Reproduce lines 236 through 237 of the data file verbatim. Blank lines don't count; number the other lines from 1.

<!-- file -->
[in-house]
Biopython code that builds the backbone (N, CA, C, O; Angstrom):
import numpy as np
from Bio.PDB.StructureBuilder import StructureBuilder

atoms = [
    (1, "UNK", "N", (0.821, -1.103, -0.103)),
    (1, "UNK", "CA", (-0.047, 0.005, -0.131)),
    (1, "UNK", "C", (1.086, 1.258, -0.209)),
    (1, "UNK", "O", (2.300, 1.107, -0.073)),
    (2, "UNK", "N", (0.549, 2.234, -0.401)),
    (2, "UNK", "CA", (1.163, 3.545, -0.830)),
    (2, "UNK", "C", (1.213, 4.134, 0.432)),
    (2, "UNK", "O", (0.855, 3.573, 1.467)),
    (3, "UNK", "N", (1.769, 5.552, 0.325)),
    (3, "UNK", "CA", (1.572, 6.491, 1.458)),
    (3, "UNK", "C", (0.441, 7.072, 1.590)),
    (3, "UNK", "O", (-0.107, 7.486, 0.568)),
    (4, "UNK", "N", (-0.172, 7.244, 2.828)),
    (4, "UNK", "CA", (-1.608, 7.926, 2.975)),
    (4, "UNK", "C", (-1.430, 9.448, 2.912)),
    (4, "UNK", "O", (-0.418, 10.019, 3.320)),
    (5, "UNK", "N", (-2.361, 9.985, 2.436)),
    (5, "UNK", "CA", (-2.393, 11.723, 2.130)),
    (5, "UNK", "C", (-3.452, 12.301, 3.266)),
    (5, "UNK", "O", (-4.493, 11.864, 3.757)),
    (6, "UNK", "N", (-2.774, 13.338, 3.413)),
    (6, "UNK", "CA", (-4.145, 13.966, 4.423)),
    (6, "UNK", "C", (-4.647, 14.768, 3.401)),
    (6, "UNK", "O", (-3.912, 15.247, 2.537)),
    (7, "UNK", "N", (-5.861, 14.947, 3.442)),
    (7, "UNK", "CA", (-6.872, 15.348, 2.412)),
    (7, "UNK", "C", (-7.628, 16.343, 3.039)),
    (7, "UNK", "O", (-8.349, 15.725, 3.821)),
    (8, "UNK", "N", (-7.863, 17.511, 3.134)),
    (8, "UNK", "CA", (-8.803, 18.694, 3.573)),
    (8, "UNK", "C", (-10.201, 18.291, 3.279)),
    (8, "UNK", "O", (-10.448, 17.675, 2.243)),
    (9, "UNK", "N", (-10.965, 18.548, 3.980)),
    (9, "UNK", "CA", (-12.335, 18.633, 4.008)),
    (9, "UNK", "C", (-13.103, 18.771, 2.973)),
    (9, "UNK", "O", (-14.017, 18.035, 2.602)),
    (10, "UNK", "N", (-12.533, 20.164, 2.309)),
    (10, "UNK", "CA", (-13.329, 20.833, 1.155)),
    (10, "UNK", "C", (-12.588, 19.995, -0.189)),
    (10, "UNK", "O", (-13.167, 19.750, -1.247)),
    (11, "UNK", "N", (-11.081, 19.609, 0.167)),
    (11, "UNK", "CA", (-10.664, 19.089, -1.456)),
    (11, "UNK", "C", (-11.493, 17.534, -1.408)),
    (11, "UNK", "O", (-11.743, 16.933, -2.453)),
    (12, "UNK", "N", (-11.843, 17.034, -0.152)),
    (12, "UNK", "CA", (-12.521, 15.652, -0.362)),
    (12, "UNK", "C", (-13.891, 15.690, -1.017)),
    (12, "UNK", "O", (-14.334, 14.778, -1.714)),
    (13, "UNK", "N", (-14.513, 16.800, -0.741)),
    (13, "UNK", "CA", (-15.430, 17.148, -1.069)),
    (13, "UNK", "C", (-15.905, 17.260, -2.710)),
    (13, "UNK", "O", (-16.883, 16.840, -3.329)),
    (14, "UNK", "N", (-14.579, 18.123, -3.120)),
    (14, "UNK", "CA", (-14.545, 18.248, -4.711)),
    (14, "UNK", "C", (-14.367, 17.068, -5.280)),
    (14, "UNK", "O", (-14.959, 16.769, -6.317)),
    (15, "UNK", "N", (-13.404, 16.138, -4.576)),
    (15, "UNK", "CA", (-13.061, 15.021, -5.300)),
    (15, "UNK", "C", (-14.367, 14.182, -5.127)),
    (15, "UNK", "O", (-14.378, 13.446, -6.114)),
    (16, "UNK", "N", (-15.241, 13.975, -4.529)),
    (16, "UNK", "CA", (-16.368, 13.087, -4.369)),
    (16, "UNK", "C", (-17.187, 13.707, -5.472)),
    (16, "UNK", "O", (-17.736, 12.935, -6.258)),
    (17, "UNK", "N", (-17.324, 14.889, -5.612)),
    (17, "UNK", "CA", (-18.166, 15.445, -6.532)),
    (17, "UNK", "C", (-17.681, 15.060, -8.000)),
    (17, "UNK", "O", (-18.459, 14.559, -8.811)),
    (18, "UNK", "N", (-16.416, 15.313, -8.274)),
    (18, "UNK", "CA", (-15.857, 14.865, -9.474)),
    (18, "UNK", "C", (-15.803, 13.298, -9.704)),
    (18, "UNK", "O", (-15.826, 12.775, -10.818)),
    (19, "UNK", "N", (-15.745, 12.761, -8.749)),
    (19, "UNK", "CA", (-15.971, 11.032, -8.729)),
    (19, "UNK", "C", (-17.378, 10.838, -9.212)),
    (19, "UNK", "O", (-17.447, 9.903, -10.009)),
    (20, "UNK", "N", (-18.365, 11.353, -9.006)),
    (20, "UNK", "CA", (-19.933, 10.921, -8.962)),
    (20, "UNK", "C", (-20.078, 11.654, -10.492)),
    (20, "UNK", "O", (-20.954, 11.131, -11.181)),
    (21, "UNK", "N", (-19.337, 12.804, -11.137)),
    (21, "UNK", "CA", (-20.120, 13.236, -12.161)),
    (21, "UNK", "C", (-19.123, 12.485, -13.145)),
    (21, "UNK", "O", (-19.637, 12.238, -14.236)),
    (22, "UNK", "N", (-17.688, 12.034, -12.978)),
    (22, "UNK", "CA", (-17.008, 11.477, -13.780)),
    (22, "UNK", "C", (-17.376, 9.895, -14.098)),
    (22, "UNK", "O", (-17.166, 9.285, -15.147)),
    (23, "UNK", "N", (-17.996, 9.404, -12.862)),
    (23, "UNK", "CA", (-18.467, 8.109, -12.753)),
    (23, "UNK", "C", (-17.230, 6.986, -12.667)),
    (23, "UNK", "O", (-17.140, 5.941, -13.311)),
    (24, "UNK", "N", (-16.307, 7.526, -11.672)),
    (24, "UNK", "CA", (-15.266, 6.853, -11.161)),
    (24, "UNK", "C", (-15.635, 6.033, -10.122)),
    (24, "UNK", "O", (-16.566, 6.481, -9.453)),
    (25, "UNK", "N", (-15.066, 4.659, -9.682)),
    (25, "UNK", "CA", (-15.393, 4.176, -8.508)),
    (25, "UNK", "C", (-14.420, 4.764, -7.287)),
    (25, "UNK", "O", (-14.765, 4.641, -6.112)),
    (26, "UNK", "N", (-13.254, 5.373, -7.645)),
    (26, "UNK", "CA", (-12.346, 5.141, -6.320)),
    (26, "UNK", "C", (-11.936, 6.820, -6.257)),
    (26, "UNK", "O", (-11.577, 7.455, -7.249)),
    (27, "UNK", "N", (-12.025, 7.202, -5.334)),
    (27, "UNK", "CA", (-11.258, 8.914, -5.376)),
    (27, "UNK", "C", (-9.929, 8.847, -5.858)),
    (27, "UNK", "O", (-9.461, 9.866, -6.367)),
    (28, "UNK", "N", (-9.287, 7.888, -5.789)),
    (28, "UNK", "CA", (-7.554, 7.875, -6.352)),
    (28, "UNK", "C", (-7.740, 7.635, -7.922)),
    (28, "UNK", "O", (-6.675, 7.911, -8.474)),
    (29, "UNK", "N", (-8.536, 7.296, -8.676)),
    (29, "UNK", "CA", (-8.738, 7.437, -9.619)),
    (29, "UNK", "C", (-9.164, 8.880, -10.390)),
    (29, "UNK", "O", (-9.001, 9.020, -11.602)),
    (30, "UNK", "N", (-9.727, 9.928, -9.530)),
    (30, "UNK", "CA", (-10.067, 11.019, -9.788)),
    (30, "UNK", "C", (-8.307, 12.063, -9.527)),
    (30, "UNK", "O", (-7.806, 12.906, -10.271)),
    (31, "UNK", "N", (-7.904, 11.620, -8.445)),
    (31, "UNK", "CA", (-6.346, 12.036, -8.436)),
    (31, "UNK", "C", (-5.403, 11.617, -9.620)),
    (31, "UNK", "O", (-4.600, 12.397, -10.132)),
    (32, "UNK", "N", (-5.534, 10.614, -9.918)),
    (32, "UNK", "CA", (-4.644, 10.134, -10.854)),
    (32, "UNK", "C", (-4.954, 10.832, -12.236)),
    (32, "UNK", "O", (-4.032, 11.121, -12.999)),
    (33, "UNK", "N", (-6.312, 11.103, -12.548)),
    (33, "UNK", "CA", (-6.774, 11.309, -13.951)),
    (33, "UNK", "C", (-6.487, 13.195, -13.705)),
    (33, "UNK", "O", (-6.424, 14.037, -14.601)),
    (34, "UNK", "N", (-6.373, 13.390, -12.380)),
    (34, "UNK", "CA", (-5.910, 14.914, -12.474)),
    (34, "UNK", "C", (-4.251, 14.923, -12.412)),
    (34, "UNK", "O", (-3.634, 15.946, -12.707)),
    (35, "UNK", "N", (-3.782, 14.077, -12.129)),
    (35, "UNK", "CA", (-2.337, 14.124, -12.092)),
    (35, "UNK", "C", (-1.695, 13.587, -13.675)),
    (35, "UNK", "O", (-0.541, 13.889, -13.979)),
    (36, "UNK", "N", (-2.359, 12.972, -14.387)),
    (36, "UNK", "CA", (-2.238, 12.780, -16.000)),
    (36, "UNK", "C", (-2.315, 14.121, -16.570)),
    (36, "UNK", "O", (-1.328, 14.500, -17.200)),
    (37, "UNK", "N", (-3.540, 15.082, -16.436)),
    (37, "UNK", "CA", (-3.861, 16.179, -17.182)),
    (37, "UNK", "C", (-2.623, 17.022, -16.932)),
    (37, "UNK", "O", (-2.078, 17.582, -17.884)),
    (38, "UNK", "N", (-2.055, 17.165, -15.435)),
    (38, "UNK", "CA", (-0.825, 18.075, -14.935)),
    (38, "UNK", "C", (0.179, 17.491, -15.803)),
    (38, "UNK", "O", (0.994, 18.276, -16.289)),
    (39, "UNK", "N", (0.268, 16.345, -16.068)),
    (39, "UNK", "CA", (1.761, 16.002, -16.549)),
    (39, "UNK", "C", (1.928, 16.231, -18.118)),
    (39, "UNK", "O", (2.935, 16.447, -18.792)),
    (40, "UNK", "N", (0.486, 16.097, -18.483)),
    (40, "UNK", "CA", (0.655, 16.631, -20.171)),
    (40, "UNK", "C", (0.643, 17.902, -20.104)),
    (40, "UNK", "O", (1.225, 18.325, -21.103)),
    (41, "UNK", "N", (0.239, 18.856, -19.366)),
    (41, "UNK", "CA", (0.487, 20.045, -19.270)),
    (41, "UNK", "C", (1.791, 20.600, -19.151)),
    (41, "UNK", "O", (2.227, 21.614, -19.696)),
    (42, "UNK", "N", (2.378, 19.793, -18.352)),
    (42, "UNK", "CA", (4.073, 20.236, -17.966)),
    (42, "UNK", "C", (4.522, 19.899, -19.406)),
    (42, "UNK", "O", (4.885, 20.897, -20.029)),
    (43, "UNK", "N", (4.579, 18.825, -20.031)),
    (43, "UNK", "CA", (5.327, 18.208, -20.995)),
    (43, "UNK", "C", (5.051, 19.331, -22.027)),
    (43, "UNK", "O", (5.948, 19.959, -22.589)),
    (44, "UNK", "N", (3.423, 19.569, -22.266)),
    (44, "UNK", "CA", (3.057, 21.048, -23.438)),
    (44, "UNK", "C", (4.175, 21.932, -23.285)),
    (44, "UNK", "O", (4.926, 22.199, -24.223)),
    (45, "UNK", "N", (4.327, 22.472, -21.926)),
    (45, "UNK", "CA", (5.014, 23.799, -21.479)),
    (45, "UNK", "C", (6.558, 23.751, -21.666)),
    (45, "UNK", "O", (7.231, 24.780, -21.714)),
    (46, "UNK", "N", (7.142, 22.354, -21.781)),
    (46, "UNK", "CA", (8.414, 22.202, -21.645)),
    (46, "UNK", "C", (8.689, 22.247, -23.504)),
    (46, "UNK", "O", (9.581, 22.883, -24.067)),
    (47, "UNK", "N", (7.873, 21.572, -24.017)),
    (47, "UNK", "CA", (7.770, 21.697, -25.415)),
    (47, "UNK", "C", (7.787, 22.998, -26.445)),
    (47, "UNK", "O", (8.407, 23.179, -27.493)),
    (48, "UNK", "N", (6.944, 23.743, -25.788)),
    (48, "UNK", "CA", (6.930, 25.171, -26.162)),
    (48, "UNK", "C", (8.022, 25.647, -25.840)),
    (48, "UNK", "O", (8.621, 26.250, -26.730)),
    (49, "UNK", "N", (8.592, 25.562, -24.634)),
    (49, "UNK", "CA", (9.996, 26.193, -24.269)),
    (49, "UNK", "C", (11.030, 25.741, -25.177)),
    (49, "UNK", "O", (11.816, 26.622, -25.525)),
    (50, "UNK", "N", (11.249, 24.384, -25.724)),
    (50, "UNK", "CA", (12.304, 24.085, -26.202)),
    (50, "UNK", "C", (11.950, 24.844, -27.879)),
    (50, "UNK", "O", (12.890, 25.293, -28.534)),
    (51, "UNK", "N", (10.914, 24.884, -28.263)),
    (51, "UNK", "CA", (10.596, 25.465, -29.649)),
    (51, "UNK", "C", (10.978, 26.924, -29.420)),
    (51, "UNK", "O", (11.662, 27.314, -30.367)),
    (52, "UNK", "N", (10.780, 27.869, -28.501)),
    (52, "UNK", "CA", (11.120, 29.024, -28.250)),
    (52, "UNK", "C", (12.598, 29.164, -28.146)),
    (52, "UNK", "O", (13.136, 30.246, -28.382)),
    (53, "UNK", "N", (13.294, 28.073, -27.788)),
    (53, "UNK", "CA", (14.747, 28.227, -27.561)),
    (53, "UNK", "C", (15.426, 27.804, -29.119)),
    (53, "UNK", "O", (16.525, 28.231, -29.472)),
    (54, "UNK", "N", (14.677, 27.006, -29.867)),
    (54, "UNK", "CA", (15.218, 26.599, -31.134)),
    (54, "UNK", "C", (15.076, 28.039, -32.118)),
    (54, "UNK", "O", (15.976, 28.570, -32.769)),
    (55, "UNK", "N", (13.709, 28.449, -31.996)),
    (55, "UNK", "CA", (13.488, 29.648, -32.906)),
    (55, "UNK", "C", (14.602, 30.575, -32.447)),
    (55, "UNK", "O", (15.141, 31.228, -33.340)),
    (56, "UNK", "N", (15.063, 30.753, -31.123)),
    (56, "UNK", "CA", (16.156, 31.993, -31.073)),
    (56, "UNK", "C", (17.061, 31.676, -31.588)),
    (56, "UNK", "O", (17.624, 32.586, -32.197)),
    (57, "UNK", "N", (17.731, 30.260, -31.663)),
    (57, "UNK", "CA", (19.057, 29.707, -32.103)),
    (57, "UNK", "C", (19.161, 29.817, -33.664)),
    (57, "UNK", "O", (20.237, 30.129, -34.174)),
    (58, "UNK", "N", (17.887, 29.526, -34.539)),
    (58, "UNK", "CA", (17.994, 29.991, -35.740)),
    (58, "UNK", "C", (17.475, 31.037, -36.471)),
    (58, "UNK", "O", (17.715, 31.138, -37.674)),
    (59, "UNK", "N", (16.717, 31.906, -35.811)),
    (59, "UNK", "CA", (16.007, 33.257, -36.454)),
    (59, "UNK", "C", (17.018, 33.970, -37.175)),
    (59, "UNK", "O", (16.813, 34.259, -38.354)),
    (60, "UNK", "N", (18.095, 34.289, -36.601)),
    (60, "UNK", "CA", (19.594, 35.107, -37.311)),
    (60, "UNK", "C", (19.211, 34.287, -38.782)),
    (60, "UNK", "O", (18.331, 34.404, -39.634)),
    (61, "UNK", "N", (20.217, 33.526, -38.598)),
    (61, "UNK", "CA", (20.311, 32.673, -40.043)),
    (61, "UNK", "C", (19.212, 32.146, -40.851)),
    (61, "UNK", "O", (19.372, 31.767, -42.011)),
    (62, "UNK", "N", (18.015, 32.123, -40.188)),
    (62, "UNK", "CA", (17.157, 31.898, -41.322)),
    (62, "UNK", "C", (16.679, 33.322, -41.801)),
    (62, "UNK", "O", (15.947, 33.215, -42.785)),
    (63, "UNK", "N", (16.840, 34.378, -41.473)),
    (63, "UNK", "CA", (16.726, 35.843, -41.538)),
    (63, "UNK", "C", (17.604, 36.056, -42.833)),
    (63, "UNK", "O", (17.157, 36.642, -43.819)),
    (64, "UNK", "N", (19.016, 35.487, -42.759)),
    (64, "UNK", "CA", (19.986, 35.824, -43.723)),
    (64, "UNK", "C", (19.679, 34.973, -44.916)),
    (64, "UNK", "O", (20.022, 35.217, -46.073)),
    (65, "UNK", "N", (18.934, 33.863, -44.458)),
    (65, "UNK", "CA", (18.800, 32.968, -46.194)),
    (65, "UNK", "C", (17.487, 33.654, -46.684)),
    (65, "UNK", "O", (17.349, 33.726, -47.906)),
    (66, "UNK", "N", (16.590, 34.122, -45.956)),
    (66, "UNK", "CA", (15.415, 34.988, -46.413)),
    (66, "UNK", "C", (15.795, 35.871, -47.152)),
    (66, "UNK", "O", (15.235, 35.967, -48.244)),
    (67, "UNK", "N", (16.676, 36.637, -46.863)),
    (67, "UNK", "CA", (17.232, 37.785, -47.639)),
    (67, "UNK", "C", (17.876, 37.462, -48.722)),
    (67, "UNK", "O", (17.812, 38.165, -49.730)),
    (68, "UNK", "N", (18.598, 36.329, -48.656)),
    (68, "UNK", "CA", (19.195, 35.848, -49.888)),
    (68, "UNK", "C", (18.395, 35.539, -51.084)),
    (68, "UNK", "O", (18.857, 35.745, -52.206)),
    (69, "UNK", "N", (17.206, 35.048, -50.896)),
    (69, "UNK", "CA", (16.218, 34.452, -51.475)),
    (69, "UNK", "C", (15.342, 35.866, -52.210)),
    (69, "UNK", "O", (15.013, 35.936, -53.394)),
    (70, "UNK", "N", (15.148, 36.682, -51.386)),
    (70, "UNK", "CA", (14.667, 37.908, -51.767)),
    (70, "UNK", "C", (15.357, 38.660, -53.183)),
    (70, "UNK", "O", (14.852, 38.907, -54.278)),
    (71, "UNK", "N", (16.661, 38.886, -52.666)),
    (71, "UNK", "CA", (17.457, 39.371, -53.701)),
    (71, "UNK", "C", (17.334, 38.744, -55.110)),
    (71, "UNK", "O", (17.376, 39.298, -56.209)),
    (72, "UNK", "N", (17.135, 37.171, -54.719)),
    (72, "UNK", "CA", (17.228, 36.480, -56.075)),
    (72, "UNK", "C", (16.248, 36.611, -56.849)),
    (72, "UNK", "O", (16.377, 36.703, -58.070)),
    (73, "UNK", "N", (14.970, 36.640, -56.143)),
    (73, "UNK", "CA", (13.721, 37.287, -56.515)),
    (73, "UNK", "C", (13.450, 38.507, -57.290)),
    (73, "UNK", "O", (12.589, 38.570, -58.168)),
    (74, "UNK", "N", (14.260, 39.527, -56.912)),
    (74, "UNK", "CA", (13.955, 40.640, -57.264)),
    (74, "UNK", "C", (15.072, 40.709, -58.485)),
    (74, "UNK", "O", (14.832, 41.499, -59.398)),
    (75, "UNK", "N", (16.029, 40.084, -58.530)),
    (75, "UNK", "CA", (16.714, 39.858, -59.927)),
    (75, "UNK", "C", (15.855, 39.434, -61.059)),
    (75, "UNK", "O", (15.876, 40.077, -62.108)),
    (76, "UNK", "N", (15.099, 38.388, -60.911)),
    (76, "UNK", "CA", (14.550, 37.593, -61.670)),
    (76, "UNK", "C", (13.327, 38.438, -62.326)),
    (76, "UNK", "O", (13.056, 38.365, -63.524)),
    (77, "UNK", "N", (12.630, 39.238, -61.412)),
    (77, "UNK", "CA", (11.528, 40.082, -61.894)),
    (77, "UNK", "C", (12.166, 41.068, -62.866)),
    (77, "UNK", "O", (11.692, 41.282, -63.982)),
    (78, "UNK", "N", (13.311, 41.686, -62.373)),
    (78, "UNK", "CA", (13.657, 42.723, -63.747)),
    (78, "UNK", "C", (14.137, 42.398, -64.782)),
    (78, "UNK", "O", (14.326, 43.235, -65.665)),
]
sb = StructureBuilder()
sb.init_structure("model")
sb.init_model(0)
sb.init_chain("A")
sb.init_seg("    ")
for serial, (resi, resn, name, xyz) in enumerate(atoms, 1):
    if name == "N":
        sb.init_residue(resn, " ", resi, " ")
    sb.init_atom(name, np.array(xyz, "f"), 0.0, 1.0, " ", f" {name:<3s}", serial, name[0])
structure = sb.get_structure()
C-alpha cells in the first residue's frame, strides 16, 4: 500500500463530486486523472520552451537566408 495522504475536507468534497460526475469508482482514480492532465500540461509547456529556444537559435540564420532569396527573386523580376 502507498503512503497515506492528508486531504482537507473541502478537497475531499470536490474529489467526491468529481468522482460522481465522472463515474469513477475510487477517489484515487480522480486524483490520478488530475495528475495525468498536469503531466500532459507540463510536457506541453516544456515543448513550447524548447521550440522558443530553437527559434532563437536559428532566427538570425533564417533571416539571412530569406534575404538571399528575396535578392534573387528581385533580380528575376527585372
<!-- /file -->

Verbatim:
    (58, "UNK", "C", (17.475, 31.037, -36.471)),
    (58, "UNK", "O", (17.715, 31.138, -37.674)),